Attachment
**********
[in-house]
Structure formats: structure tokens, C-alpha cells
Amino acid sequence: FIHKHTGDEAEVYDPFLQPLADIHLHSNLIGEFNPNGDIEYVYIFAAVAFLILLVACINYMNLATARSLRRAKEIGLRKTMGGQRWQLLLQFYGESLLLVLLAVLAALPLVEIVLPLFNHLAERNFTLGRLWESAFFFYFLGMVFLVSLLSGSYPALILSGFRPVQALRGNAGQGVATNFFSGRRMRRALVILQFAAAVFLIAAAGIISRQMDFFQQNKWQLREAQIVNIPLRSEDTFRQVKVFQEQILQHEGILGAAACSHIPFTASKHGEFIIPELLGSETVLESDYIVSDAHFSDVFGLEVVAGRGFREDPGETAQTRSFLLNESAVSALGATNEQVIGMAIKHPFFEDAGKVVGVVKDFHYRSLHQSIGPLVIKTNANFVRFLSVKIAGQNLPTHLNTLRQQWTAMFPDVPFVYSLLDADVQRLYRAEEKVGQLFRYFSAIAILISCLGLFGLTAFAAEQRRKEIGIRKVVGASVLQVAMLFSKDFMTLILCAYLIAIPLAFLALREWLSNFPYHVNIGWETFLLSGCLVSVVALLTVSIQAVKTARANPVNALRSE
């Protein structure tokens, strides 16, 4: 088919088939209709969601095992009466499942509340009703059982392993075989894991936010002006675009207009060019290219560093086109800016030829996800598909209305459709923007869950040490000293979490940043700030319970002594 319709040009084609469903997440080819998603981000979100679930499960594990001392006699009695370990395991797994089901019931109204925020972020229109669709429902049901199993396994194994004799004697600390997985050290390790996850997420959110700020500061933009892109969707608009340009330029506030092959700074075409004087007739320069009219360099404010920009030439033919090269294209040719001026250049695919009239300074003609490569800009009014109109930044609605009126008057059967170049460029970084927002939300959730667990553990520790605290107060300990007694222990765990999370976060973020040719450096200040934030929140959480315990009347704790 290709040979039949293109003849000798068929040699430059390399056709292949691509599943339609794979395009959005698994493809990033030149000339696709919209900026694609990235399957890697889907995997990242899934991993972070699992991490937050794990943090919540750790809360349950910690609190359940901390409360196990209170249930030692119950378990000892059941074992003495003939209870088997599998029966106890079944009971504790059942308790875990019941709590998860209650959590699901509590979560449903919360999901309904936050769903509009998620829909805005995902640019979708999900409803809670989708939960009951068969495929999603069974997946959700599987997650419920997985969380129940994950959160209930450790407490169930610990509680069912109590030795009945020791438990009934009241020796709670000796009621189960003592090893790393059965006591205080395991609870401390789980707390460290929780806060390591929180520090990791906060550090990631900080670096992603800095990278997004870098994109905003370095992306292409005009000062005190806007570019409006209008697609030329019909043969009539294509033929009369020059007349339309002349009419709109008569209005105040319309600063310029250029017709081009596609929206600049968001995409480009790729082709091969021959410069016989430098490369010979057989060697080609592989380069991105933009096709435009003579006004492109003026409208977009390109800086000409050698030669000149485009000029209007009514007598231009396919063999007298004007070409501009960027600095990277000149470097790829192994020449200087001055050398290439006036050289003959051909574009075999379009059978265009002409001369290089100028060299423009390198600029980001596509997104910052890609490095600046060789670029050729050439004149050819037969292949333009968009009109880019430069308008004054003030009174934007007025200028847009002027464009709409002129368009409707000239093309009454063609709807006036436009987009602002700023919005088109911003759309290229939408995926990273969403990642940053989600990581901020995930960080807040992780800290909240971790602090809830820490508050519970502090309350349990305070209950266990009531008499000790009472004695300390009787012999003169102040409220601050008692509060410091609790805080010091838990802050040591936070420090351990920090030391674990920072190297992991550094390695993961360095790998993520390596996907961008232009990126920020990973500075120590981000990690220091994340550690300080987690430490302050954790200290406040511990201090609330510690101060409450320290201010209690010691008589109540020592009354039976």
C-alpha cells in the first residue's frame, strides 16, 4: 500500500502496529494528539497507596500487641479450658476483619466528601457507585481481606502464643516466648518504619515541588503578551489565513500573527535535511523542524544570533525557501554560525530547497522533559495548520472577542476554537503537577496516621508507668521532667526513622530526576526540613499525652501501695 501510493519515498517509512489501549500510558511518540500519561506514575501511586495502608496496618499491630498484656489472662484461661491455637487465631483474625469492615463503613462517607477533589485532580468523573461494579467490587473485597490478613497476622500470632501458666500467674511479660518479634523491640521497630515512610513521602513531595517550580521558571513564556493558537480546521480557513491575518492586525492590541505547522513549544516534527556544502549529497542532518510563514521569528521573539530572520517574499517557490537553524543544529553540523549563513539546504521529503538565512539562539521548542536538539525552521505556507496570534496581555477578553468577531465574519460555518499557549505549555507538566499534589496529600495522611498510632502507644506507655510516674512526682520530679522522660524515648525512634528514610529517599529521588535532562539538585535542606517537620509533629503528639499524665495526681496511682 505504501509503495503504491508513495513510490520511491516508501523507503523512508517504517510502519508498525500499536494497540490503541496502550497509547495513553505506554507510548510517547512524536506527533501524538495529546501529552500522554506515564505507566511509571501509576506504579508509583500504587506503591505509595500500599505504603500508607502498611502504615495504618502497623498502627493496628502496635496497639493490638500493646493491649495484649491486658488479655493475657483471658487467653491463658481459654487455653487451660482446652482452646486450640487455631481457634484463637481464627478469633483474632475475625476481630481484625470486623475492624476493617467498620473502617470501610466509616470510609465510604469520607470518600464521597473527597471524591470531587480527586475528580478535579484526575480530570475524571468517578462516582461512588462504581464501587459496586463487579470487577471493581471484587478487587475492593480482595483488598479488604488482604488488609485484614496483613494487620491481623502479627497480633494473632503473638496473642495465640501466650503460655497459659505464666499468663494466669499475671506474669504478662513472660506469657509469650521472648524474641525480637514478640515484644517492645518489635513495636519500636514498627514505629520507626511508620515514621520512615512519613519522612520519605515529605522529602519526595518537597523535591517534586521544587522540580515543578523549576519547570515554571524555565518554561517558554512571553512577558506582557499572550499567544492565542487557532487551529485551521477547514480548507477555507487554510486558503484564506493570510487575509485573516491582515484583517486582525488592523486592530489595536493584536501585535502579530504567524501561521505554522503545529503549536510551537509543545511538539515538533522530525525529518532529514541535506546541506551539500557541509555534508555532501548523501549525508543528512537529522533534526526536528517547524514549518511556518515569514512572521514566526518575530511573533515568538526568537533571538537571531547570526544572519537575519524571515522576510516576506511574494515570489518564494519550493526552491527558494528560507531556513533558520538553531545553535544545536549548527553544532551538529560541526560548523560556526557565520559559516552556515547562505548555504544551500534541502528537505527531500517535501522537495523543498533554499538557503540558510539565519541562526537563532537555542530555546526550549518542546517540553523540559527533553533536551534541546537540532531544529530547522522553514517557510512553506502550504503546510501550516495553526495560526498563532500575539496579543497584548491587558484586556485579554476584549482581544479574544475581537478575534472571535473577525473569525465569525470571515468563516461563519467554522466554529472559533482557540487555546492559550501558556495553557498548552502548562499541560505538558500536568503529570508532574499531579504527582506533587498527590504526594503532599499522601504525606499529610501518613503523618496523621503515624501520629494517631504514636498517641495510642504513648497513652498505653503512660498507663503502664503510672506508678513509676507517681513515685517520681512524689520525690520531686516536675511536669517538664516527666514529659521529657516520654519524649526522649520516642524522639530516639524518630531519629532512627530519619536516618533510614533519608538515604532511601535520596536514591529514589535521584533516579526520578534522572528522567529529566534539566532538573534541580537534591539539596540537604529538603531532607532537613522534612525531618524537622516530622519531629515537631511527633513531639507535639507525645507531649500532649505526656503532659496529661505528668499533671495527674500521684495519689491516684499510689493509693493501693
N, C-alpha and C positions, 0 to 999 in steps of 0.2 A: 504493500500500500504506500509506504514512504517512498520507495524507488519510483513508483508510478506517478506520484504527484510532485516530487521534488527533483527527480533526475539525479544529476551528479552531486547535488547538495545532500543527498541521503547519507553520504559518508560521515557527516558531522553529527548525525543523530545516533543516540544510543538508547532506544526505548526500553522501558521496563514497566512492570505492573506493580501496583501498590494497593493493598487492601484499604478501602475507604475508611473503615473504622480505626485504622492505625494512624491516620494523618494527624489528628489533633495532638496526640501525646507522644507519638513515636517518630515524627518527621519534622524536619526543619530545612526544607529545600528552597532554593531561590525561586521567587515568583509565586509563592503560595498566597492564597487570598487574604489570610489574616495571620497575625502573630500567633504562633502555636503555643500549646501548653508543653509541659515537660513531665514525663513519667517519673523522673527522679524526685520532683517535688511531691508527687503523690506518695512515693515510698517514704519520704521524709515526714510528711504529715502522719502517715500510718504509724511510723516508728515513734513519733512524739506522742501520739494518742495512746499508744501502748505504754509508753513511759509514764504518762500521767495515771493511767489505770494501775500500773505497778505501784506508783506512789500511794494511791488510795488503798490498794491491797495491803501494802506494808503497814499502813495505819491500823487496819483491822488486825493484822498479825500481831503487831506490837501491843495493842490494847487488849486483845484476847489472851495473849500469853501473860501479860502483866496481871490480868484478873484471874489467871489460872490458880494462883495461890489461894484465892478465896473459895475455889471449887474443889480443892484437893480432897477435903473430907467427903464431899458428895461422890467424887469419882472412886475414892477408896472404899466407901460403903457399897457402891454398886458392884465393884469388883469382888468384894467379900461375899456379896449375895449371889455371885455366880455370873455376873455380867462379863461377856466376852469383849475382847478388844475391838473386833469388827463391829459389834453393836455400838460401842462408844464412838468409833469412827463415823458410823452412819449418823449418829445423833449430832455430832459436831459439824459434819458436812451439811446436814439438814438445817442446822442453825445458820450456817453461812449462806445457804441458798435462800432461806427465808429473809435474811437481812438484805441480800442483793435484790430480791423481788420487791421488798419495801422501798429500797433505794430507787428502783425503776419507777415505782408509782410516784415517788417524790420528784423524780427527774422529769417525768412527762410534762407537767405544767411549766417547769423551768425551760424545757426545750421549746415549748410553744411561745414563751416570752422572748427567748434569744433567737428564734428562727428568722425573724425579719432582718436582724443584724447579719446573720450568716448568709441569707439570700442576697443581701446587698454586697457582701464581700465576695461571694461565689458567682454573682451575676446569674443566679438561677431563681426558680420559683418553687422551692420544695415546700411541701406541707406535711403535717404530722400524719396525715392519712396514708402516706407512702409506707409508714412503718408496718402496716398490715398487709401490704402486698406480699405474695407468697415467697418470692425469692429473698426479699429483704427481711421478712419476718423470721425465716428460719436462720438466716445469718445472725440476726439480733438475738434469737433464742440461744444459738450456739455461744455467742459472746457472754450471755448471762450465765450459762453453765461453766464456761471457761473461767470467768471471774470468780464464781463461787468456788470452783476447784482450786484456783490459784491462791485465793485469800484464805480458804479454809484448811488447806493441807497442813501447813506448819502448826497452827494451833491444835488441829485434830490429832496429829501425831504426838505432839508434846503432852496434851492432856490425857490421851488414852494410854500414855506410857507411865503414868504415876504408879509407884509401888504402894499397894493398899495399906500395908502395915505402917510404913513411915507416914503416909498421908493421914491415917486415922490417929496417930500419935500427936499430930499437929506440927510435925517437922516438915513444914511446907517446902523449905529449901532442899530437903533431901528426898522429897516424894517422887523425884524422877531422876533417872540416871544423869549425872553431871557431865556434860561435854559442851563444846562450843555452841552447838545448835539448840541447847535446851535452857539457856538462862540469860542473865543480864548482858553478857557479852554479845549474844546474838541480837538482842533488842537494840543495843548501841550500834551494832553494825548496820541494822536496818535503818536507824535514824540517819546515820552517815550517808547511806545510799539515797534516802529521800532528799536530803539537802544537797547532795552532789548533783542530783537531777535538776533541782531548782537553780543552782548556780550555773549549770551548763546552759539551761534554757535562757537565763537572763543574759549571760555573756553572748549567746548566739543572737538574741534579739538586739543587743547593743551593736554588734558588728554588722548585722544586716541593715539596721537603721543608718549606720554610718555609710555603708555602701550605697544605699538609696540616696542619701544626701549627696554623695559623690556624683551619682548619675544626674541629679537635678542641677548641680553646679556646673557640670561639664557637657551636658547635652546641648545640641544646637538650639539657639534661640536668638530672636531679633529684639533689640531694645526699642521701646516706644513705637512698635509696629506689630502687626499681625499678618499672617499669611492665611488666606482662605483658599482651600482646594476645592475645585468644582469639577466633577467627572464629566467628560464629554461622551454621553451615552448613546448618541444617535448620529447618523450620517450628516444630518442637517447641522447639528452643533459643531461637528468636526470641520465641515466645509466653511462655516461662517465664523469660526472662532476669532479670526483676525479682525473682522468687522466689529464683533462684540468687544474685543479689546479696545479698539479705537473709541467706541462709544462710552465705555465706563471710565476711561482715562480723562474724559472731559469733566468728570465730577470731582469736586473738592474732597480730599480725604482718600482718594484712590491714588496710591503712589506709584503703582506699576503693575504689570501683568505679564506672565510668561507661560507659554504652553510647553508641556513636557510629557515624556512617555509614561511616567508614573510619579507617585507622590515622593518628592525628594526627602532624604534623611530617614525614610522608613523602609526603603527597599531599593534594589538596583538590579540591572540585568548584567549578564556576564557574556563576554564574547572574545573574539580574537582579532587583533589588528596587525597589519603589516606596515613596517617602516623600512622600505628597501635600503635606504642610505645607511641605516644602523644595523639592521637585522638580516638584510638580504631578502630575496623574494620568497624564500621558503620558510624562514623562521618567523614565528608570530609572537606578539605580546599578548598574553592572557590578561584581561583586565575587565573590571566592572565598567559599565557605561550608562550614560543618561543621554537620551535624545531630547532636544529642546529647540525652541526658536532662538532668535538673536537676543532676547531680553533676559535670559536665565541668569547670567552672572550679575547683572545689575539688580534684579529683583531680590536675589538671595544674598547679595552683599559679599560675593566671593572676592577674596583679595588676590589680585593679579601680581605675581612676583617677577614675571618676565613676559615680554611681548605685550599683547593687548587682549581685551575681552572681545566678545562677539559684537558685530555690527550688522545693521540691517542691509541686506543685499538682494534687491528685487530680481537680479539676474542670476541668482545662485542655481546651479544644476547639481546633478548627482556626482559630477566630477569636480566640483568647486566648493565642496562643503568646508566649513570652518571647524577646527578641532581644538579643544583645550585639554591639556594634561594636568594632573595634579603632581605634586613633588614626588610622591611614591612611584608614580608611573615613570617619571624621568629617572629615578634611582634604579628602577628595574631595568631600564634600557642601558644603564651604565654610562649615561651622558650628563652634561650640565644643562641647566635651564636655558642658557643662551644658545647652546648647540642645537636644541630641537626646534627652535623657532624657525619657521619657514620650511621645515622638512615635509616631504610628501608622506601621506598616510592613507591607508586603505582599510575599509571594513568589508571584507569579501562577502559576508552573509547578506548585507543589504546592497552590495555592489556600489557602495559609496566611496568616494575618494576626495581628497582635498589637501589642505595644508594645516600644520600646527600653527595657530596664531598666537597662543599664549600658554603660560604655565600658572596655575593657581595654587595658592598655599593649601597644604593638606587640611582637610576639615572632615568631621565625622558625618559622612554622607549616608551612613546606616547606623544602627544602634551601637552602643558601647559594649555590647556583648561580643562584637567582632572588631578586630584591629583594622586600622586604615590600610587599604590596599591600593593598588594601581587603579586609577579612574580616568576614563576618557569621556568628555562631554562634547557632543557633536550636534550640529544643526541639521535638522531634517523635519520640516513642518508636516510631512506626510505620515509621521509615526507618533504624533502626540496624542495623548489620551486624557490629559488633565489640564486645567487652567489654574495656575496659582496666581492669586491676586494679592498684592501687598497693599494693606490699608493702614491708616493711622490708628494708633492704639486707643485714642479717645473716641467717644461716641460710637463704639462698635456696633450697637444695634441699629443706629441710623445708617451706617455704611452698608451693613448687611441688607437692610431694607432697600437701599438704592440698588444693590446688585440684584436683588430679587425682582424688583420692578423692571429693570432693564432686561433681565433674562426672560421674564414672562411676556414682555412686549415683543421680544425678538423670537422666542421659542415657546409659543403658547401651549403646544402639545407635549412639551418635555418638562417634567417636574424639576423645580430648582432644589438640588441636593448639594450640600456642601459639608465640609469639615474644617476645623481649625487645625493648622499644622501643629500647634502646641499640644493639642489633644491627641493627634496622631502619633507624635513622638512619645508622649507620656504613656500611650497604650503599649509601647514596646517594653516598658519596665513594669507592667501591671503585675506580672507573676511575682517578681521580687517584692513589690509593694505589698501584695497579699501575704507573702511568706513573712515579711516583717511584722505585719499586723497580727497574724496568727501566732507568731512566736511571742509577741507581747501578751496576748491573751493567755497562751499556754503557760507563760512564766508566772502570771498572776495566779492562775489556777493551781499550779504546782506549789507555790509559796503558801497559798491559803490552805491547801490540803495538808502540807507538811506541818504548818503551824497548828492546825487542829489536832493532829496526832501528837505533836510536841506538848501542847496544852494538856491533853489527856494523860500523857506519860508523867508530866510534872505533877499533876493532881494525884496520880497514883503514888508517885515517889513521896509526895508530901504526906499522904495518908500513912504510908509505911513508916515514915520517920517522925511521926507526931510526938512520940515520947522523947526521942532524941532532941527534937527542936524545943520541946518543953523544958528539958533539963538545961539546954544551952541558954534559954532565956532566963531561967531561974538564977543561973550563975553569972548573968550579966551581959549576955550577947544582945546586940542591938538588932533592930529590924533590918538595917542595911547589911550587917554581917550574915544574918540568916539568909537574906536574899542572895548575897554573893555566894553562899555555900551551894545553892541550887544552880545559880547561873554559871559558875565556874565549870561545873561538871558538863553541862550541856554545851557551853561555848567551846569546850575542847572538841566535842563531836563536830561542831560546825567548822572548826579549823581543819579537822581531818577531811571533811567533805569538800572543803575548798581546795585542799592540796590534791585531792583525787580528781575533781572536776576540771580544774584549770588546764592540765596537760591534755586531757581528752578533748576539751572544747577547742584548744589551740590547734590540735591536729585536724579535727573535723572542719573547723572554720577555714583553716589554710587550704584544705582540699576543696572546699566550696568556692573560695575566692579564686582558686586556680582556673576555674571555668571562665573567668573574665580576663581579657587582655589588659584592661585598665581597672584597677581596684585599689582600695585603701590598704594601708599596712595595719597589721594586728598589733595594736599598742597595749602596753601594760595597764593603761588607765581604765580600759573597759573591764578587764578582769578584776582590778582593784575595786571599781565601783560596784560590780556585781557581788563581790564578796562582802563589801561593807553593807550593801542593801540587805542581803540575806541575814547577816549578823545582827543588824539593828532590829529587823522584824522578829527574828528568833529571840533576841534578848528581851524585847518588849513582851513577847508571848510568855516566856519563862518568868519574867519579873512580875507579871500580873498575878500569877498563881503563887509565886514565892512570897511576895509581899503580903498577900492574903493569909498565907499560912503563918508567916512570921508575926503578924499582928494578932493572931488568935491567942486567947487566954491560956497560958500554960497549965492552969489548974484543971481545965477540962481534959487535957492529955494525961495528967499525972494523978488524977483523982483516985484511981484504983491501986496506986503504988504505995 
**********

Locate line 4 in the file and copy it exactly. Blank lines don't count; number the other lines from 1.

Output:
């Protein structure tokens, strides 16, 4: 088919088939209709969601095992009466499942509340009703059982392993075989894991936010002006675009207009060019290219560093086109800016030829996800598909209305459709923007869950040490000293979490940043700030319970002594 319709040009084609469903997440080819998603981000979100679930499960594990001392006699009695370990395991797994089901019931109204925020972020229109669709429902049901199993396994194994004799004697600390997985050290390790996850997420959110700020500061933009892109969707608009340009330029506030092959700074075409004087007739320069009219360099404010920009030439033919090269294209040719001026250049695919009239300074003609490569800009009014109109930044609605009126008057059967170049460029970084927002939300959730667990553990520790605290107060300990007694222990765990999370976060973020040719450096200040934030929140959480315990009347704790 290709040979039949293109003849000798068929040699430059390399056709292949691509599943339609794979395009959005698994493809990033030149000339696709919209900026694609990235399957890697889907995997990242899934991993972070699992991490937050794990943090919540750790809360349950910690609190359940901390409360196990209170249930030692119950378990000892059941074992003495003939209870088997599998029966106890079944009971504790059942308790875990019941709590998860209650959590699901509590979560449903919360999901309904936050769903509009998620829909805005995902640019979708999900409803809670989708939960009951068969495929999603069974997946959700599987997650419920997985969380129940994950959160209930450790407490169930610990509680069912109590030795009945020791438990009934009241020796709670000796009621189960003592090893790393059965006591205080395991609870401390789980707390460290929780806060390591929180520090990791906060550090990631900080670096992603800095990278997004870098994109905003370095992306292409005009000062005190806007570019409006209008697609030329019909043969009539294509033929009369020059007349339309002349009419709109008569209005105040319309600063310029250029017709081009596609929206600049968001995409480009790729082709091969021959410069016989430098490369010979057989060697080609592989380069991105933009096709435009003579006004492109003026409208977009390109800086000409050698030669000149485009000029209007009514007598231009396919063999007298004007070409501009960027600095990277000149470097790829192994020449200087001055050398290439006036050289003959051909574009075999379009059978265009002409001369290089100028060299423009390198600029980001596509997104910052890609490095600046060789670029050729050439004149050819037969292949333009968009009109880019430069308008004054003030009174934007007025200028847009002027464009709409002129368009409707000239093309009454063609709807006036436009987009602002700023919005088109911003759309290229939408995926990273969403990642940053989600990581901020995930960080807040992780800290909240971790602090809830820490508050519970502090309350349990305070209950266990009531008499000790009472004695300390009787012999003169102040409220601050008692509060410091609790805080010091838990802050040591936070420090351990920090030391674990920072190297992991550094390695993961360095790998993520390596996907961008232009990126920020990973500075120590981000990690220091994340550690300080987690430490302050954790200290406040511990201090609330510690101060409450320290201010209690010691008589109540020592009354039976």